by neighbouring cats, it is advisable to install a second
fence around the stud's run, with at least a 60cm gap between
the two, to minimise the risk of disease spread from these
cats to the stud, or to cover the outside of the run with
solid transparent plastic up to about 4'. It is also necessary
to prevent visiting cats from getting access to the roof of
the run: quite apart from the disease risk, their presence
will often annoy a stud cat.
is essential to provide an escape run through which the stud
house is entered, to make certain that neither stud or queen
can slip through and escape when you enter.
stud house, queen's quarters and run must all be inspected
regularly; there must be no sharp corners, protruding nails
or splinters on which the cats could injure themselves. It
is equally important to check that all hinges, bolts, hooks
or other closures are secure and in good condition, that all
woodwork is sound and that all wire is in good condition and
firmly fastened in place. Repairs must never be put off; a
door or window that can come open in a high wind may allow
a cat to escape into the run and a terrified cat can force
apart a weak spot in the wire and escape. A visiting queen,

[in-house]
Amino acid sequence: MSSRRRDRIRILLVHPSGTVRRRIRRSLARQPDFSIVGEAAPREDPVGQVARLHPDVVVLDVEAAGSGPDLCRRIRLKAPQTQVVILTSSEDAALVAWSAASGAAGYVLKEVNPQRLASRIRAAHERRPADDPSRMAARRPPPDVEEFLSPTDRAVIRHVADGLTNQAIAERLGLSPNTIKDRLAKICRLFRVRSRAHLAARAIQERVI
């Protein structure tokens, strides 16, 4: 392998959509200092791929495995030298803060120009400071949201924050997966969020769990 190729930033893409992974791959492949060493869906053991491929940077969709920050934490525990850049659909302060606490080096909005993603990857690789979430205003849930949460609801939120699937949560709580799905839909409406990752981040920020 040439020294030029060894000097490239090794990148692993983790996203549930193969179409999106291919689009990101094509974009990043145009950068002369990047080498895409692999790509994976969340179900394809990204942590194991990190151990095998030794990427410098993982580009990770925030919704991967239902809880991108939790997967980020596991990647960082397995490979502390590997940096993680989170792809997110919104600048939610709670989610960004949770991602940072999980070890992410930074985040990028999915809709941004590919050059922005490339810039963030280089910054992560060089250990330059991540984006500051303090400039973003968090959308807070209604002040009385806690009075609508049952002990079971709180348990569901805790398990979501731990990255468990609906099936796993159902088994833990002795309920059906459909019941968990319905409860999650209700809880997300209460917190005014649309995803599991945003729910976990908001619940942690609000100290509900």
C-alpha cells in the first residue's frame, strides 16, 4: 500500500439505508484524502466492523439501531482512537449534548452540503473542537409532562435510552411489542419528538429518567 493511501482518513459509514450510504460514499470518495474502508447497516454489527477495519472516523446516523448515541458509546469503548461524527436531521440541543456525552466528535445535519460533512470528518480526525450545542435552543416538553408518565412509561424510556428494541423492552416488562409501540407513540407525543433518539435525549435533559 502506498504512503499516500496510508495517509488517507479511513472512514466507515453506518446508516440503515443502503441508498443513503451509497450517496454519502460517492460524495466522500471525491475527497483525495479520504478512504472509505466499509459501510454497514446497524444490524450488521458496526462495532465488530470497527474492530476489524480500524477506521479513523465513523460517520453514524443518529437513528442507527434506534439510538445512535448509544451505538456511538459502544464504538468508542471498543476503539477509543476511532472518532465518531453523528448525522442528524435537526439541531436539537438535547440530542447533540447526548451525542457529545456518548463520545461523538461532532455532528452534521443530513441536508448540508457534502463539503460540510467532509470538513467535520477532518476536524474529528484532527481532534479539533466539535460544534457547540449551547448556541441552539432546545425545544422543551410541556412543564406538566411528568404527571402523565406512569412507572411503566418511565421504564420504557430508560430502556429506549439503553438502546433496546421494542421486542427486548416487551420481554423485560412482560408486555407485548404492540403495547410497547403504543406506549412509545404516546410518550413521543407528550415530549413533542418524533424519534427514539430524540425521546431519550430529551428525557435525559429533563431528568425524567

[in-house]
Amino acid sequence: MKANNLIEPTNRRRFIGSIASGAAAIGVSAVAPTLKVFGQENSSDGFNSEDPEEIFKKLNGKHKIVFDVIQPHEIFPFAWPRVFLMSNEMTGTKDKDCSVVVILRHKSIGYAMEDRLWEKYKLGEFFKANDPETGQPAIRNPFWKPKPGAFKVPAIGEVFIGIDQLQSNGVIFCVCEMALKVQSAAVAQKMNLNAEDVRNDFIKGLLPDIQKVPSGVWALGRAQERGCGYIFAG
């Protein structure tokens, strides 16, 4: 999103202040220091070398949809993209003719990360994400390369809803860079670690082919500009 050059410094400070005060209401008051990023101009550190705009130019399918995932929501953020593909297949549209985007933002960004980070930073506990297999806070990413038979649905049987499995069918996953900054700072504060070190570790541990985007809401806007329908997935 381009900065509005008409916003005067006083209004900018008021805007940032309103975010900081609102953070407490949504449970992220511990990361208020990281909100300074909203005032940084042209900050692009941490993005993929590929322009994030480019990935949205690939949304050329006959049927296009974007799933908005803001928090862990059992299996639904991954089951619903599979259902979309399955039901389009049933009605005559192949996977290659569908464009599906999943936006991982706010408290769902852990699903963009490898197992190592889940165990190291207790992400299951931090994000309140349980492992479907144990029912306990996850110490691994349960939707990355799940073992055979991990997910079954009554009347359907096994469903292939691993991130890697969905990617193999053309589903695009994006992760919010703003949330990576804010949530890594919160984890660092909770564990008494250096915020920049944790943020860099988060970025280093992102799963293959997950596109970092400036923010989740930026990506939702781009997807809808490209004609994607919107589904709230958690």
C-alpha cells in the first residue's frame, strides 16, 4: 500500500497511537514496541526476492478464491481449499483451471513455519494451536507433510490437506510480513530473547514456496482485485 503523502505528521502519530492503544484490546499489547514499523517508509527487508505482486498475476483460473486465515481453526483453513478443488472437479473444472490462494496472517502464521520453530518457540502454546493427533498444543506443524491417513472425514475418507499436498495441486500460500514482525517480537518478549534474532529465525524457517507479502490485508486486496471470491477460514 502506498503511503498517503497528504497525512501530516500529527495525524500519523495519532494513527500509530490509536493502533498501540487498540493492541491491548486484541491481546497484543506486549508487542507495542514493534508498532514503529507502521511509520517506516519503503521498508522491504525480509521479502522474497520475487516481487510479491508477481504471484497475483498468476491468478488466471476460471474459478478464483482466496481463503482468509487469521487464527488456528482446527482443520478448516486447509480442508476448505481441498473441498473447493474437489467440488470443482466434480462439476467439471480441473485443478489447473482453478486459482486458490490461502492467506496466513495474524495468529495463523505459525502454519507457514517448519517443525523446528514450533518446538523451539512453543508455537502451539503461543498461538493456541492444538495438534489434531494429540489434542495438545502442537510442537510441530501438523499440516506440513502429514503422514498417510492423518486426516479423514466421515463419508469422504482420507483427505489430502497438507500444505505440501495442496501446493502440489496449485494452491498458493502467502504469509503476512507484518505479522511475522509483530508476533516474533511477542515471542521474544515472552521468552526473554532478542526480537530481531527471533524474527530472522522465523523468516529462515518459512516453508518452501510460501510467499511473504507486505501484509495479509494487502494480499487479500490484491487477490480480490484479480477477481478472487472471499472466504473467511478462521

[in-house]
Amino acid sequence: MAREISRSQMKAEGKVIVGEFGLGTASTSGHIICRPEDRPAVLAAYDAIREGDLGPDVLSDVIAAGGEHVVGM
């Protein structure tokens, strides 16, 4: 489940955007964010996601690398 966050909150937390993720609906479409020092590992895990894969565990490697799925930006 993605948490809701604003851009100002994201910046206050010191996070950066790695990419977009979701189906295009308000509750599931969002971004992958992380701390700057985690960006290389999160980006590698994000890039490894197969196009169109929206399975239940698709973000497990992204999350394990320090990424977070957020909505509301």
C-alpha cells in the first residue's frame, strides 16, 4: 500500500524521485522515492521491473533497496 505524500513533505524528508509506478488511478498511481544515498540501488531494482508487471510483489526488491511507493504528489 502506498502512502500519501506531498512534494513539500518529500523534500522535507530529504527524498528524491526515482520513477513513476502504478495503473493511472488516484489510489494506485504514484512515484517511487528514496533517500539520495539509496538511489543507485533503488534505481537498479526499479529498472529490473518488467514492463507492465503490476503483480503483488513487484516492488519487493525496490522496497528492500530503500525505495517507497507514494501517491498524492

especially, may then be impossible to catch.
stud house and queen's pen must be easy to clean and disinfect;
any torn flooring or coving must be replaced immediately.
Separate cleaning equipment should be used to reduce the risk
of disease spread; a hand-held vacuum cleaner is useful to
remove loose hairs and cat litter from shelves before disinfection.
Many studs like to mark their territory liberally: with such
studs is it often more practical to keep the house tidy and
basically clean every day, restricting the full scrubbing
and disinfecting to once a week, as well as when a visiting
queen is expected and immediately after she has left. The
stud will then spray his favourite spots until he is happy
with the results.
run should also be easy to clean and disinfect, especially
if visiting queens have access to it. A grass run with bushes,
although more interesting for the stud, should only be used
if he has no visiting queens.
equipment must be easy to clean; disposable dishes and litter
trays may be preferred, especially for visiting queens. If
visiting queens are accepted, all items from the stud house
should be cleaned separately from items used by other cats
in order to minimise potential spread of disease. The stud's
bed must be easy to wash, but many studs are not content until
they have marked their bedding with urine and some appear
to prefer the bed saturated; when presented with a clean one
they will spray it liberally until they are satisfied and
then settle down happily in the middle of the stinking soggy
is essential that the queen has a clean bed and, if the stud
house itself is well heated, or overhead heating is provided,
it is often better to use a cardboard box which can be discarded
when the queen leaves; if a heated bed is used it must be
easy to clean and disinfect. The queen may be given the blanket
from her travelling box so that she has something familiar
in her strange surroundings.
stud must be in perfect health and if there is any doubt about
this, all visiting queens must be refused; a cat which is
slightly off colour may become sick while the visiting queen